approach that is taken in this article, is to use existing air pollution data from a site of interest to
16
K. N. Dirks, A. Nanni and V. I. Dirks
Figure 1. Location of the study area within the European Alps. The Aosta Valley is located in the northwest corner of Italy near
the border between France and Switzerland. The dot represents the location of the Piazza Plouves site
develop a site-specific semi-empirical model for making predictions and understanding the local behaviour
of the particular site. The model presented has deliberately been kept as simple as possible and no pollutionspecific factors influencing concentrations (such as
rainfall or solar radiation) have been included.
the leeward and windward cases were separated, there
was no significant effect of wind direction on concentration, except for a slight influence in high wind
speed conditions when concentrations tend to be low
anyway. For this reason, to avoid the problems of discontinuity and for the sake of simplicity, the (sin θ )−1
term is omitted. Concentrations for leeward cases are
therefore given by
3. The semi-empirical model
C =
The semi-empirical model is based on the box model
approach where the emission rate Q (mg m−1 s−1 ) is
assumed to be constant along a road and the pollutants
mix uniformly within a two-dimensional box of height
z (Hanna et al., 1982). The horizontal wind speed,
assumed to be uniform within the layer and running
at an angle of θ to the road, removes the pollutants
through advection. At the same time, pollutants are
introduced into the box through advection of the background concentration. In the present model, a wind
speed offset (uo ) is included in order to avoid severe
over-predictions in very light wind speed conditions
(as originally suggested by Zimmerman and Thompson (1975) in the HIWAY model) and to take into
account the vehicle-induced turbulence that is likely to
dominate the dispersion process in such low ambient
wind speed conditions (Ketzel et al., 1999), especially
very close to the road and when vehicles are travelling
at high speeds (Gronskei, 1988). For the Hamilton site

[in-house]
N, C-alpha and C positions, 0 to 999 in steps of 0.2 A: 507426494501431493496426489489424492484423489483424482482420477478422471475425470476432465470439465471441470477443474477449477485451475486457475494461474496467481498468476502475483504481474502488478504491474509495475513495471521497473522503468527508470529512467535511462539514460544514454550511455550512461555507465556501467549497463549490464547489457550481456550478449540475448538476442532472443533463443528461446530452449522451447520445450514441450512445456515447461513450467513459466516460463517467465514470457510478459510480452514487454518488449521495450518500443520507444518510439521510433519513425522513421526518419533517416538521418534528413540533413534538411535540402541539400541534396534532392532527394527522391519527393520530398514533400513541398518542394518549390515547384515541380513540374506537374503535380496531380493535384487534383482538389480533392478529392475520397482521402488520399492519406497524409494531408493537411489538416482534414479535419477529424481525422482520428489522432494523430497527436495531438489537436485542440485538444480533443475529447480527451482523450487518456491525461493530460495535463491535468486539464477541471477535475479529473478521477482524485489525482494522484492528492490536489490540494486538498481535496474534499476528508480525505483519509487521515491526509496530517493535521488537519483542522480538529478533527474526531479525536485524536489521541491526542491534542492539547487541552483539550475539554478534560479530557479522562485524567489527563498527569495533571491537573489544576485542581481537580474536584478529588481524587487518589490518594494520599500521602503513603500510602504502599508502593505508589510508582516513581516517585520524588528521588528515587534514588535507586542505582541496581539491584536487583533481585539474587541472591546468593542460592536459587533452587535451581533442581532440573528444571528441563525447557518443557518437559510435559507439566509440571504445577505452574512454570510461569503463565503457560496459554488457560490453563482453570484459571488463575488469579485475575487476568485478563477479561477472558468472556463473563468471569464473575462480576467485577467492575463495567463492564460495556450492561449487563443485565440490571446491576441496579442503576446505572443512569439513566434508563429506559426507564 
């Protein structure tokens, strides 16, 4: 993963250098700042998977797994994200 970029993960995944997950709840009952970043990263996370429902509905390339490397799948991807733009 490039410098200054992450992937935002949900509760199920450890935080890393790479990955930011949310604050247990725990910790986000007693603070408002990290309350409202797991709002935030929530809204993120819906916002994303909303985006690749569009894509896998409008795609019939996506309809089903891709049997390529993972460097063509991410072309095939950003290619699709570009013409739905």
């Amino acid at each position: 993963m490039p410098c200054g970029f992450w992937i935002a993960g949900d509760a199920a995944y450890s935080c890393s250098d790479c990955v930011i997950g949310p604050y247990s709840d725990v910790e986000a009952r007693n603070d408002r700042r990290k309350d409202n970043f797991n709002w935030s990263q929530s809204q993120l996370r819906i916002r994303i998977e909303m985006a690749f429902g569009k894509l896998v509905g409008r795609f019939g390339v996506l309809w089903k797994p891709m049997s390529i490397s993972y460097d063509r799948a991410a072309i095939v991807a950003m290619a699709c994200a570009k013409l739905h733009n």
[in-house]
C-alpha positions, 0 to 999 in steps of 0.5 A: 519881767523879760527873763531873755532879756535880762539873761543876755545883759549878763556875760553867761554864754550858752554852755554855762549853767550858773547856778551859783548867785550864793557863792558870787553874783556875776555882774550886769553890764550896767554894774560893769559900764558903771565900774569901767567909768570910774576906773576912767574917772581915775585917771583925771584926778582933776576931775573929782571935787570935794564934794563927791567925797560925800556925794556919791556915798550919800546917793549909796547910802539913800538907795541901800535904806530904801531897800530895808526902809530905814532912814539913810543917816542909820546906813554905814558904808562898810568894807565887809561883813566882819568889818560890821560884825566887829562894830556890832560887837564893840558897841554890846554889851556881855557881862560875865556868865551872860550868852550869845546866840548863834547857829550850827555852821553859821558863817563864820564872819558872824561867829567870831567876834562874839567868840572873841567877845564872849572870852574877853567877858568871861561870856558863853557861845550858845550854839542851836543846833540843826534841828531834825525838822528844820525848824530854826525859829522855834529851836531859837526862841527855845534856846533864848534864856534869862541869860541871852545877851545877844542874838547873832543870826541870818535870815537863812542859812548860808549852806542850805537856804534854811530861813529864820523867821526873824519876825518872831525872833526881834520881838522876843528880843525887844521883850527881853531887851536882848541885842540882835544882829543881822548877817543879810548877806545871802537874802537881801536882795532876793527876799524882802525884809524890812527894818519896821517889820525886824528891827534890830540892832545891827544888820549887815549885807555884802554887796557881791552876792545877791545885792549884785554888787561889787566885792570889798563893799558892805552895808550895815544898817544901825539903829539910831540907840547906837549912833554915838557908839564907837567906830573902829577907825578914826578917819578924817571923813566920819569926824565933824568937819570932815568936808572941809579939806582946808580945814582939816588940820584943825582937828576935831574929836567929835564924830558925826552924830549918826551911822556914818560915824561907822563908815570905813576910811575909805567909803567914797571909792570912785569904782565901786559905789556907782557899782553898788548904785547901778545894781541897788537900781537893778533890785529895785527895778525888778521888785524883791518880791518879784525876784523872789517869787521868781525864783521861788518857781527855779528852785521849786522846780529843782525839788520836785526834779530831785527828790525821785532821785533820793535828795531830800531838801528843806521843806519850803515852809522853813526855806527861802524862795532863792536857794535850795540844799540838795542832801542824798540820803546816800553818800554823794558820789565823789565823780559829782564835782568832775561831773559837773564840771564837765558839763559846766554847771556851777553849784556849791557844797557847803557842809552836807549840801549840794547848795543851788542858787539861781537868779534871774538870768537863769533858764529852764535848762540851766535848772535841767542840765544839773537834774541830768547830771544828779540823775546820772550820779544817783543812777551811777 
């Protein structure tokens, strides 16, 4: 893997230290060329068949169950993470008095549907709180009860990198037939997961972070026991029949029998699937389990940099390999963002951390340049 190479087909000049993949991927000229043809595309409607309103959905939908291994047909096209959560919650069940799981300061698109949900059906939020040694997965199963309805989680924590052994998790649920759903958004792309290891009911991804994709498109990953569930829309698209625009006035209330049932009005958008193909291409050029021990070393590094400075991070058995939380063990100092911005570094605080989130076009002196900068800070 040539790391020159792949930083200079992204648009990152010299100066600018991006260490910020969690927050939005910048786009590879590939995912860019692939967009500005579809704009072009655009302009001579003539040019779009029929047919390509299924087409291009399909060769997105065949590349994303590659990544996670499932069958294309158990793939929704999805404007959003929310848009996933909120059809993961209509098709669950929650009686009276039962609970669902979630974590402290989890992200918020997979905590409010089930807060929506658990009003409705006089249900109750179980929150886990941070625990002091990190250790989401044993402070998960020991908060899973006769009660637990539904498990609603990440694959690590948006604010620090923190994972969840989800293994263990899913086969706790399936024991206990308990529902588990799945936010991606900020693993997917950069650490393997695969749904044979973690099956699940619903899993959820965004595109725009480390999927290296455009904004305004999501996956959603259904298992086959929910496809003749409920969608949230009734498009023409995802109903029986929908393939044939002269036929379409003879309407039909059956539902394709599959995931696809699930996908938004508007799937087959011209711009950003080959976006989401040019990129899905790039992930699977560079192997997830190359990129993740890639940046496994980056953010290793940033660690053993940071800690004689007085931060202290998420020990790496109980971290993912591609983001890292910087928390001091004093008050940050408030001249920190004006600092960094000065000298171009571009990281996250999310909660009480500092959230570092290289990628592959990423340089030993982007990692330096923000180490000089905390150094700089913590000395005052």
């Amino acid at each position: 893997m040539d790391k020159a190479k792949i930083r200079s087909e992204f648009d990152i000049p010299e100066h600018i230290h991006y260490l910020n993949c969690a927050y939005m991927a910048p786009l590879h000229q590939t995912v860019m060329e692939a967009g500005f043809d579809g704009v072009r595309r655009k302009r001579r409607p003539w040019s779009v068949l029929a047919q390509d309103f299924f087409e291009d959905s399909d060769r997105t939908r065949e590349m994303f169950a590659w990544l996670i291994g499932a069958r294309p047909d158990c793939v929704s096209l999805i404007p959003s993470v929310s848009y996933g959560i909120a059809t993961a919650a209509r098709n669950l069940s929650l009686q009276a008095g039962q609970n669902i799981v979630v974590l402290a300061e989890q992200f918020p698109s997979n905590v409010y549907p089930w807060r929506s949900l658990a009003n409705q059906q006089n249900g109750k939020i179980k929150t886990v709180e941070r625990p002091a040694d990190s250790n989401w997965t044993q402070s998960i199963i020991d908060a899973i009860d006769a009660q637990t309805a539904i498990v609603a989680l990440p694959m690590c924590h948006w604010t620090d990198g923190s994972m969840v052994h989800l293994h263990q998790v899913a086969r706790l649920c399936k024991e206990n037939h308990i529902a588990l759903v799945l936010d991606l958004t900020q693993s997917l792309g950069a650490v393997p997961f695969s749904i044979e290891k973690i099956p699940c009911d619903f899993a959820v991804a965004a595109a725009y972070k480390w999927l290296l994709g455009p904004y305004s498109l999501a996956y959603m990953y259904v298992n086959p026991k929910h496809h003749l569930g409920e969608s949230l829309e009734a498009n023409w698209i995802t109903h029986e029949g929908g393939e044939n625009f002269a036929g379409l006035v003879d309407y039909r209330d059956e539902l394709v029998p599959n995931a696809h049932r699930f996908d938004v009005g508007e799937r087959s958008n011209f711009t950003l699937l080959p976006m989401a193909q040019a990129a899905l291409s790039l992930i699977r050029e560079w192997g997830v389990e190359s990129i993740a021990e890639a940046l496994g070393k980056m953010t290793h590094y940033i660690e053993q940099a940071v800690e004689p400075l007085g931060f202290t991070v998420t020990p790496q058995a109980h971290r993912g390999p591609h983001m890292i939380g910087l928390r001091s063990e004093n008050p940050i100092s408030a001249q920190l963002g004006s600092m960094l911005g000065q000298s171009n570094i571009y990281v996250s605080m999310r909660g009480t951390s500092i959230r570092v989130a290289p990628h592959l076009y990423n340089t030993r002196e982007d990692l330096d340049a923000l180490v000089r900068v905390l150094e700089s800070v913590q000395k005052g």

tested in Dirks et al. (2002), it was found that provided
Copyright  2006 Royal Meteorological Society
Ql
+ Cl
z (u + uo )
(1)
where Cl is the background concentration for leeward
wind conditions. For the cases where the wind direction is undefined (because of a large variability in the
wind directions throughout the averaging period), the
concentration is given by
C =
Qu
+ Cu
z (u + uo )
(2)
The emissions term incorporates both emissions
from the road adjacent to the monitor and emissions
from other roads in the vicinity that have wind speed
dependencies. The terms Cl and Cu represent the
background concentrations for leeward conditions and
for conditions where the wind direction is undefined,
respectively.
The optimum parameters (Ql /z , Cl , Qu /z and
Cu ) of the model were found by performing linear
regressions of carbon monoxide concentration (C )
Atmos. Sci. Let. 7: 15–20 (2006)
Site-optimised modelling of urban atmospheric pollutant concentrations
on the wind speed function 1/(u + uo ) for the leeward and undefined wind intervals separately for each
hourly average throughout the day, giving 24 regression coefficients (given by Ql /z for the leeward and
Qu /z for the undefined wind intervals separately)
and 24 intercepts (Cl for the leeward and Cu for the
undefined wind intervals separately). This procedure
was then repeated for each of the five periods for
each year (as defined in Table I), separately for weekdays and weekends. The wind speed offset (uo ) was
optimised through the minimisation of the root-meansquared error (RMSE) for each season and year. The
optimum parameters were then used to make predictions for the same period, provided wind speed and
direction were available for the particular time interval.
This procedure was repeated for the four pollutants of
interest. One of the important advantages of this model
is that no information is required about the background
concentrations of any of the pollutants, as they are
estimated empirically.
4. Study location and data
The Aosta Valley is located in the northwest of Italy
near the border with France and Switzerland, with the
main valley running approximately from east to west.
The air quality network in the region is relatively dense